The biggest challenge for an established business setting up an e-business is to recognise how its more control-oriented, centralised decision-making processes must change, Lewis says. That's why so many successful e-business ventures of large established companies set up separate autonomous businesses or divisions to unshackle the old business from legacy policies, rules and attitudes.

"The challenges for a start-up come later. As the start-up e-business grows, it needs to establish some of the controls that exist in the established business without losing its nimbleness," he says.

- S Bushell

Boom Times Ahead

E-marketplaces promise huge efficiency gains and lower costs through electronic buying and selling. They give customers a way to instantly compare price and availability across multiple manufacturers and products. And while they are barely in their infancy, their impact on the entire marketplace is set to be profound, says Lane Leskela, principal analyst GartnerGroup e-Business Intelligence Services, based in Hong Kong.

By 2004 almost a trillion US dollars worth of transactions will be going across e-marketplace transaction networks each year in the Asia-Pacific region alone, Leskela told CIO. Much of that activity will take place in Australia, where a number of e-marketplaces have already been set up as buyer advocacy procurement markets. These operate across a number of different procurement-based product areas to source goods on behalf of large corporate buyers.

"Australia we believe will be one of the three largest markets in the region and we believe that it will represent by 2004 [almost] $US299 billion - that's the aggregate of buy-and-sell transactions going across networks that include companies and traders, suppliers and buyers there," he says.

Many of the e-marketplaces focus around products like chemicals, petrochemicals, metals, and healthcare products - industries with extensive supply chains and significant in-built inefficiencies. One company with special industry knowledge will typically act as aggregator for numbers of players on a hosted network.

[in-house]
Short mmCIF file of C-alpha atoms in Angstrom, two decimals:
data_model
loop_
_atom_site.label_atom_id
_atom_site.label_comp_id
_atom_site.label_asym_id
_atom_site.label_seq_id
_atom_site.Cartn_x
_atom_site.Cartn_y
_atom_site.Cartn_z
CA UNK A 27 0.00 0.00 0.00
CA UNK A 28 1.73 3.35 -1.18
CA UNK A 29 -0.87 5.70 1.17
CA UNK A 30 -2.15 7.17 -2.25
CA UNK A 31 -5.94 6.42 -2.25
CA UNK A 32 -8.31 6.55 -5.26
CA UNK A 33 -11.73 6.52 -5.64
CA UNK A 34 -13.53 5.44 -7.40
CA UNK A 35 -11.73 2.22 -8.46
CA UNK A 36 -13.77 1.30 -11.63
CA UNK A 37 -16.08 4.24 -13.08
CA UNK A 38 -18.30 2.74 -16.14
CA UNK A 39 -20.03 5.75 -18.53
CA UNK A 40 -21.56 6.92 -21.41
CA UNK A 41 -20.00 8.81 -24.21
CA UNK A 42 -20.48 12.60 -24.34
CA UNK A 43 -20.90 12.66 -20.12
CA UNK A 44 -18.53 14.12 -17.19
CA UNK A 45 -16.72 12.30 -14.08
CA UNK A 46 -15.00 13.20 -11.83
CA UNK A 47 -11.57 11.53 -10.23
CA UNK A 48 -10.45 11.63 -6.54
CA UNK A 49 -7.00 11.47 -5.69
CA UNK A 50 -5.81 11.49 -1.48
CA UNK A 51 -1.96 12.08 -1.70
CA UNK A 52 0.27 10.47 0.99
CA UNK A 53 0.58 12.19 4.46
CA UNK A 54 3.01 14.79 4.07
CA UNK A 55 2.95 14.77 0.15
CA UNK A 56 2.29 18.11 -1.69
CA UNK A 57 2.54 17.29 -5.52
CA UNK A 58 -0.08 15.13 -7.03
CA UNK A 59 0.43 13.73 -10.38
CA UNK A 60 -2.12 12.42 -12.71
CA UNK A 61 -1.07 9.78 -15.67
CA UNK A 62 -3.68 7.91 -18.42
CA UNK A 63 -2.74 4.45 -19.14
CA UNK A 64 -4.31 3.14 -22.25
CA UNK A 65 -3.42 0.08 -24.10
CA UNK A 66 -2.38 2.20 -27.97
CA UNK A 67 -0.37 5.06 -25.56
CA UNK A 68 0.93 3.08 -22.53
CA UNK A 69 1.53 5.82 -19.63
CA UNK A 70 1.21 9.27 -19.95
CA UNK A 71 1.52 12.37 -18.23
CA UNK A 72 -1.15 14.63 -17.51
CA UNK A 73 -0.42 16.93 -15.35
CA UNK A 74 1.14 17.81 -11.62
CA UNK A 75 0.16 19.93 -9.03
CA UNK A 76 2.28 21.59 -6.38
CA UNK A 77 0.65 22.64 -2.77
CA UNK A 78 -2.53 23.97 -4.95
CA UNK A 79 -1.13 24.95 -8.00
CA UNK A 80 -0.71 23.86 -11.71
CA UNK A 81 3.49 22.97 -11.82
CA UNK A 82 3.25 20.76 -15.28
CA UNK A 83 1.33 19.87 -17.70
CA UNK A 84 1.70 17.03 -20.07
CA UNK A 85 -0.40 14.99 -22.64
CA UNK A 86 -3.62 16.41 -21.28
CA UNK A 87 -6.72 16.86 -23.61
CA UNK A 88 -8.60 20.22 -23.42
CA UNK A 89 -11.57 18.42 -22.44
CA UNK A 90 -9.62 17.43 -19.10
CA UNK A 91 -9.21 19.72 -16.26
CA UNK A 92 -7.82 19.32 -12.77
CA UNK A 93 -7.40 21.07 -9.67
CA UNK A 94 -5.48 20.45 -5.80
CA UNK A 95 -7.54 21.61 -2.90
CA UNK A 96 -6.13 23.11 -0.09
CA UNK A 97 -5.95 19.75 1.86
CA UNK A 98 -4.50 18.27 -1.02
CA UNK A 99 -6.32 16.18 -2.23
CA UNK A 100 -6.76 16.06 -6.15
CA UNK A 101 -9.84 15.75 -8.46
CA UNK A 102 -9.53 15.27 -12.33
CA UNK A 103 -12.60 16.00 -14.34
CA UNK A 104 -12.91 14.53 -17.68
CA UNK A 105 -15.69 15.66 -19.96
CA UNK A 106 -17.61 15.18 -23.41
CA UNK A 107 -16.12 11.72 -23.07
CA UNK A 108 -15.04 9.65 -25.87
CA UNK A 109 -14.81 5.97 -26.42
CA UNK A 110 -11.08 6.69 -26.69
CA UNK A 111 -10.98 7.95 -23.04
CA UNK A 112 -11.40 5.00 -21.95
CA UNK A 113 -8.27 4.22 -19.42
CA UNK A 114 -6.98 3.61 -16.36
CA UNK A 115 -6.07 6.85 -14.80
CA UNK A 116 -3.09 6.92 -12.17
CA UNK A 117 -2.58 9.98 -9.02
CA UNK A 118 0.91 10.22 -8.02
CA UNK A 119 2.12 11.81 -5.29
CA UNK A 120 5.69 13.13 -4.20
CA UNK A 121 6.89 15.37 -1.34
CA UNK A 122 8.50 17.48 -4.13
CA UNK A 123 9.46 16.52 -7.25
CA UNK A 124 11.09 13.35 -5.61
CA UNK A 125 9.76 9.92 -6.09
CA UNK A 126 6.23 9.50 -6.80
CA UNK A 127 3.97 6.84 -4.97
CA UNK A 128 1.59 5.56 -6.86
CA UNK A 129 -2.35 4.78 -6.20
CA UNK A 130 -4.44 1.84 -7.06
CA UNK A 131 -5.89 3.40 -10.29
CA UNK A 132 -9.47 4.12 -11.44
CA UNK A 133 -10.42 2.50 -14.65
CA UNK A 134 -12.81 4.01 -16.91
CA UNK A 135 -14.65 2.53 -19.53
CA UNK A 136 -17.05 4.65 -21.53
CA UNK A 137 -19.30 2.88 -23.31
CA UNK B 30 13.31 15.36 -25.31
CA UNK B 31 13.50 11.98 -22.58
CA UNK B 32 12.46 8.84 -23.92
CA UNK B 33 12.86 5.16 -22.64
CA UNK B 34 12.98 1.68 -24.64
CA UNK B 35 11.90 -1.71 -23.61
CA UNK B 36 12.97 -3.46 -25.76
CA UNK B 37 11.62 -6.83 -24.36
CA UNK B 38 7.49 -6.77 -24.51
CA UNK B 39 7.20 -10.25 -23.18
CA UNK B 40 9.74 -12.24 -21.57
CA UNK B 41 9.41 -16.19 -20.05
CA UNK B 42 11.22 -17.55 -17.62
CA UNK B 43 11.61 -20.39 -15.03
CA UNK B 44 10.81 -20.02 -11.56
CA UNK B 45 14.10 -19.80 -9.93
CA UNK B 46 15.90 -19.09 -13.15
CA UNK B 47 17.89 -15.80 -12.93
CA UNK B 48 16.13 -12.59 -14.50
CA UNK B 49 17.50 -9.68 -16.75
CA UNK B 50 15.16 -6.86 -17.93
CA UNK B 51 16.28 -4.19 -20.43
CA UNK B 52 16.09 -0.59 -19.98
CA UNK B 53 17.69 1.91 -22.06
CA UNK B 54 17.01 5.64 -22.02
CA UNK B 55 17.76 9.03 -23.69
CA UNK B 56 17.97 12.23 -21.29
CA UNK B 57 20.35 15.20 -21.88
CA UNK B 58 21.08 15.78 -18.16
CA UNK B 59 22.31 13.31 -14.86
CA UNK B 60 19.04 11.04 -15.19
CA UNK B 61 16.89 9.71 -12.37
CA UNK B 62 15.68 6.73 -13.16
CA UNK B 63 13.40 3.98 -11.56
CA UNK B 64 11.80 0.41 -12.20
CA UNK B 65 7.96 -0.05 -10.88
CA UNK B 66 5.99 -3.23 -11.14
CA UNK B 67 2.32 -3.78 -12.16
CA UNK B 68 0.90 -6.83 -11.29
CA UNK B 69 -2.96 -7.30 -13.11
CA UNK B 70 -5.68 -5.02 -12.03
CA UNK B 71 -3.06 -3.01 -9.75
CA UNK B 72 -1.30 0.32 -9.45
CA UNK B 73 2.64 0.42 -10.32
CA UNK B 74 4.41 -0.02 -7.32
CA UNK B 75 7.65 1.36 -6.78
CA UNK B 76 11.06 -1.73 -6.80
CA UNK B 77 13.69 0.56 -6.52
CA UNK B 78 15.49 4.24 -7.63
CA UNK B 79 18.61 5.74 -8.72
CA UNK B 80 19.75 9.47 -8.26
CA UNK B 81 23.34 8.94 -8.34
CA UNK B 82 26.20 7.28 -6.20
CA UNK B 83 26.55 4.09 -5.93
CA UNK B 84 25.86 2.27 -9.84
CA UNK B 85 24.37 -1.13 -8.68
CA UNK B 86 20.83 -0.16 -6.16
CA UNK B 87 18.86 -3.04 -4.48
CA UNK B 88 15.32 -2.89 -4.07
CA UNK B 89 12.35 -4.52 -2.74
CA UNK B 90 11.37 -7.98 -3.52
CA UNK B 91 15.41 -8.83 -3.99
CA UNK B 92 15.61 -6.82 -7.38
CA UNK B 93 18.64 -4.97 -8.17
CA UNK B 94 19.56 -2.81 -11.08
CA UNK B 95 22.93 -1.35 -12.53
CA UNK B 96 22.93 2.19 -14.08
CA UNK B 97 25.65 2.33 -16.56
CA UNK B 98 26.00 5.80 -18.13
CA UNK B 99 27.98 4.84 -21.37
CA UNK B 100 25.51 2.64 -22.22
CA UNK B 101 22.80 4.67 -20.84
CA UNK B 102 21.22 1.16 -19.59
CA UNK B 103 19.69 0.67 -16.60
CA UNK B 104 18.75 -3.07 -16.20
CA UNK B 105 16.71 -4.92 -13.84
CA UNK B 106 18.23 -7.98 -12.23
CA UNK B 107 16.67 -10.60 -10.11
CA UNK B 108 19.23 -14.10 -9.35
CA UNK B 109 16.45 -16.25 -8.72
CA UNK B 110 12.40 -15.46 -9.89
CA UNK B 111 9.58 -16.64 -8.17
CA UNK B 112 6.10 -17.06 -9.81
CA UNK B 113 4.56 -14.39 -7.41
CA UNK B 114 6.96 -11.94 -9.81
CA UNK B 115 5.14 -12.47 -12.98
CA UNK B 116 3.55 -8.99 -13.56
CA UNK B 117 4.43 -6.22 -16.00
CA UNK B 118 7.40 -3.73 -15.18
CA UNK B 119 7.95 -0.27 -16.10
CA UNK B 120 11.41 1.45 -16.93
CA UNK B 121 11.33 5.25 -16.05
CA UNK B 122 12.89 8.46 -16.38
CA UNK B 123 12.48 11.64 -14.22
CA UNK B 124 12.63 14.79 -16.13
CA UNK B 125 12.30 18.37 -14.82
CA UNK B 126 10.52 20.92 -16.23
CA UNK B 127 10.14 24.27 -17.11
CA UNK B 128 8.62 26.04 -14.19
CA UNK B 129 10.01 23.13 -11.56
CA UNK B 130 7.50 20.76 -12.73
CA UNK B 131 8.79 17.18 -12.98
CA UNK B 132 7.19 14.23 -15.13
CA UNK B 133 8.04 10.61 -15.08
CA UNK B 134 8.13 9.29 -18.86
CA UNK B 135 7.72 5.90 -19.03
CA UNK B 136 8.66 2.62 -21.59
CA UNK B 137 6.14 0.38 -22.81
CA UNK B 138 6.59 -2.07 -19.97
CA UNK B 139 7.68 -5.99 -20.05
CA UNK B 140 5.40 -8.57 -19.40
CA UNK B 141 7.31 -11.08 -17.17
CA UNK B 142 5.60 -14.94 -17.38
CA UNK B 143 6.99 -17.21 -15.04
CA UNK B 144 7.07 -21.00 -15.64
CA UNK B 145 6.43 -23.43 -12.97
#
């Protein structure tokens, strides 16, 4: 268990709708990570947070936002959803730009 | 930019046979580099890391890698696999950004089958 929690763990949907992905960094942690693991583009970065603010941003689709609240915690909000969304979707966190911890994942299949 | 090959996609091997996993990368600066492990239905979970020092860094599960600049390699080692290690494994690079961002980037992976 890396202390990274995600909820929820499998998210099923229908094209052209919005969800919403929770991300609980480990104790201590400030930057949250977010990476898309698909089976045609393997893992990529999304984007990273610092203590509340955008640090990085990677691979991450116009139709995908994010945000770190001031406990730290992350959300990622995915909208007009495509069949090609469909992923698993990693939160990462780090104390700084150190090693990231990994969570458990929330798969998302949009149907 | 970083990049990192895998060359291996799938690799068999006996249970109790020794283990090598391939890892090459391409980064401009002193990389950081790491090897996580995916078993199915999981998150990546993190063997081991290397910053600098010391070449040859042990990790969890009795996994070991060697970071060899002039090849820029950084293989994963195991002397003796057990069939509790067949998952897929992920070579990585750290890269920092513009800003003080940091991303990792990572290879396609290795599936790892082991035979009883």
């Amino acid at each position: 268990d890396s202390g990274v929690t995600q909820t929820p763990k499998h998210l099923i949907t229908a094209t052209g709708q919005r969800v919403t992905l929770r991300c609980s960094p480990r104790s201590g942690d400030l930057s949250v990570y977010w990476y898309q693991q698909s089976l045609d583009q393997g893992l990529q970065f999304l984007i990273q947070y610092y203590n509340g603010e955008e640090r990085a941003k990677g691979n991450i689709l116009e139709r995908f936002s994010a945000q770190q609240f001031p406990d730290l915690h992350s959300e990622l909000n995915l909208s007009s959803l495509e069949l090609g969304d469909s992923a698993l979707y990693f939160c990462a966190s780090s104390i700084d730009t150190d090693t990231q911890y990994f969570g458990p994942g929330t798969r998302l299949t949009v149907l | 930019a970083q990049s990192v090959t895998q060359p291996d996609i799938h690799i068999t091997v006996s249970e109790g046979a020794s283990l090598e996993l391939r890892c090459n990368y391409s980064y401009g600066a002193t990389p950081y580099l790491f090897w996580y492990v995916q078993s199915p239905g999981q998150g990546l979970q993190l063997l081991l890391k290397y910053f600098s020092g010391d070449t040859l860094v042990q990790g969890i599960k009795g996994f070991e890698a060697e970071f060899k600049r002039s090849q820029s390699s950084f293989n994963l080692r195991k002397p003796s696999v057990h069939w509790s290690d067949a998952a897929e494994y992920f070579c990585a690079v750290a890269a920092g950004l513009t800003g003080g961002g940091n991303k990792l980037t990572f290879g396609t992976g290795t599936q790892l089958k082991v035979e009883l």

Leskela says unlike dotcom start-ups, where return on investment can be an afterthought, e-marketplaces have a revenue-generation model. "Unlike the other part of the market, they actually start with the idea that they want to make a profit."

Unusually, some of the most exciting developments in the e-marketplace arena are occurring in the Asia-Pacific at the same time as they are happening in North America and Europe. "The most interesting proposition about this is that it is not relevant in some situations to talk about who's ahead and who's behind. This is a real-time event. And what I mean by that is we have telecommunications companies and ISPs along with financial institutions and very traditional industries, especially slow-growth near commodity industries, that are actually pushing a lot of the vertical B2B e-marketplaces."

But Leskela warns that while e-marketplaces provide a tremendous opportunity, suppliers and vendors would need to continue to spend a lot of money at the back end of these systems to continuously expand and integrate.

Numbers of Australian businesses have taken the plunge into the B2B e-marketplace arena. Prominent examples include FoodConnect Australia, which has just piloted what it hopes will be a premier electronic trading and meeting hub; C&W Optus's MarketSite portal which will link into a global network of portals in the US, UK, Japan; and Solution 6's eccountancy.com, for accountants.

Regionally they include iSteelAsia.com, Asia's first Internet-based steel trading exchange, set up to increase transparency and boost efficiency in the market and provide tremendous savings for industry participants, says Andrew Yao, a founder of the exchange.

"It is important to establish such an online exchange where people can interact, because there is so much inefficiency and so many layers of exchange created by traders in the steel market, Yao has reportedly said.

David Maire, general manager, Internet commerce group with Solution 6, says its stage one site had already demonstrated the value of a vertical industry-focused portal. "We believe the future lies in a more integrated approach, where you have this portal or vortal that has the content, has the community, has the context, and has the commerce capability, but that also integrates applications," he saysAccording to Forrester Research, as e-marketplaces scramble to gain critical mass over the next 18 months, they'll cherish the buying and selling volumes of large organisations. Forrester says to best leverage this non-balance sheet asset, corporations should treat their participation in e-marketplaces as strategic partnerships - insisting on equity or other favourable terms in return for their volume.

And it says companies must act fast. "The value of one firm's participation won't be worth much once Net markets gain critical mass," a recent report says. "The majority of e-marketplace growth in industries like computers, paper, and shipping will take place by 2002 - meaning the fate of market-makers in these supply chains will be sealed in the next 24 months," Forrester says. "As online marketplaces expand in these industries, the key challenge will quickly move from capturing participants to keeping them. To cope with this competitive environment, Net marketplaces should partner now with value-added service providers in financing, logistics, and insurance in order to build differentiated offerings."

- S Bushell